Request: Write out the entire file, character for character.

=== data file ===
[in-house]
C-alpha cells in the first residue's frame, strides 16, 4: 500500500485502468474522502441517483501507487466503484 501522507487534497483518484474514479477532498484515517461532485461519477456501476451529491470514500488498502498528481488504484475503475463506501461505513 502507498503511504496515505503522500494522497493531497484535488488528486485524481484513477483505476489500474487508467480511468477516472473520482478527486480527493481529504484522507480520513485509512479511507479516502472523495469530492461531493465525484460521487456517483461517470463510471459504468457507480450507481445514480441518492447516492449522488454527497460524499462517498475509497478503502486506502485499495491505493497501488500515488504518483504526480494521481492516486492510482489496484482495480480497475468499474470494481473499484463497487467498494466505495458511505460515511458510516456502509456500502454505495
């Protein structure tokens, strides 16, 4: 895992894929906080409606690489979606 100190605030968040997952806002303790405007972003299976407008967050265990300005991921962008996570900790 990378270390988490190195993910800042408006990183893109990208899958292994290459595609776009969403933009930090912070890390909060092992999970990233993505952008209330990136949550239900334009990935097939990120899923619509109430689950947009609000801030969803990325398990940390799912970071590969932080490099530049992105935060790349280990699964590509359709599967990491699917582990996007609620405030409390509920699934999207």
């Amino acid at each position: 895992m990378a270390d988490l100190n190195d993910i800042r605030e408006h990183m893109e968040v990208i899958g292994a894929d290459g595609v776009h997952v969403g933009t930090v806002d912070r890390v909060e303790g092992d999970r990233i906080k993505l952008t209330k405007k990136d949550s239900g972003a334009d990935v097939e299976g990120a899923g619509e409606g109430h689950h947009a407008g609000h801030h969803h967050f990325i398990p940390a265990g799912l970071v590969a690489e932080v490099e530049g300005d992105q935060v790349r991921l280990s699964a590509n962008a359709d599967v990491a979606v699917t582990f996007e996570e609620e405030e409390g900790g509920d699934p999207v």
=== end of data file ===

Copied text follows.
[in-house]
C-alpha cells in the first residue's frame, strides 16, 4: 500500500485502468474522502441517483501507487466503484 501522507487534497483518484474514479477532498484515517461532485461519477456501476451529491470514500488498502498528481488504484475503475463506501461505513 502507498503511504496515505503522500494522497493531497484535488488528486485524481484513477483505476489500474487508467480511468477516472473520482478527486480527493481529504484522507480520513485509512479511507479516502472523495469530492461531493465525484460521487456517483461517470463510471459504468457507480450507481445514480441518492447516492449522488454527497460524499462517498475509497478503502486506502485499495491505493497501488500515488504518483504526480494521481492516486492510482489496484482495480480497475468499474470494481473499484463497487467498494466505495458511505460515511458510516456502509456500502454505495
């Protein structure tokens, strides 16, 4: 895992894929906080409606690489979606 100190605030968040997952806002303790405007972003299976407008967050265990300005991921962008996570900790 990378270390988490190195993910800042408006990183893109990208899958292994290459595609776009969403933009930090912070890390909060092992999970990233993505952008209330990136949550239900334009990935097939990120899923619509109430689950947009609000801030969803990325398990940390799912970071590969932080490099530049992105935060790349280990699964590509359709599967990491699917582990996007609620405030409390509920699934999207």
């Amino acid at each position: 895992m990378a270390d988490l100190n190195d993910i800042r605030e408006h990183m893109e968040v990208i899958g292994a894929d290459g595609v776009h997952v969403g933009t930090v806002d912070r890390v909060e303790g092992d999970r990233i906080k993505l952008t209330k405007k990136d949550s239900g972003a334009d990935v097939e299976g990120a899923g619509e409606g109430h689950h947009a407008g609000h801030h969803h967050f990325i398990p940390a265990g799912l970071v590969a690489e932080v490099e530049g300005d992105q935060v790349r991921l280990s699964a590509n962008a359709d599967v990491a979606v699917t582990f996007e996570e609620e405030e409390g900790g509920d699934p999207v």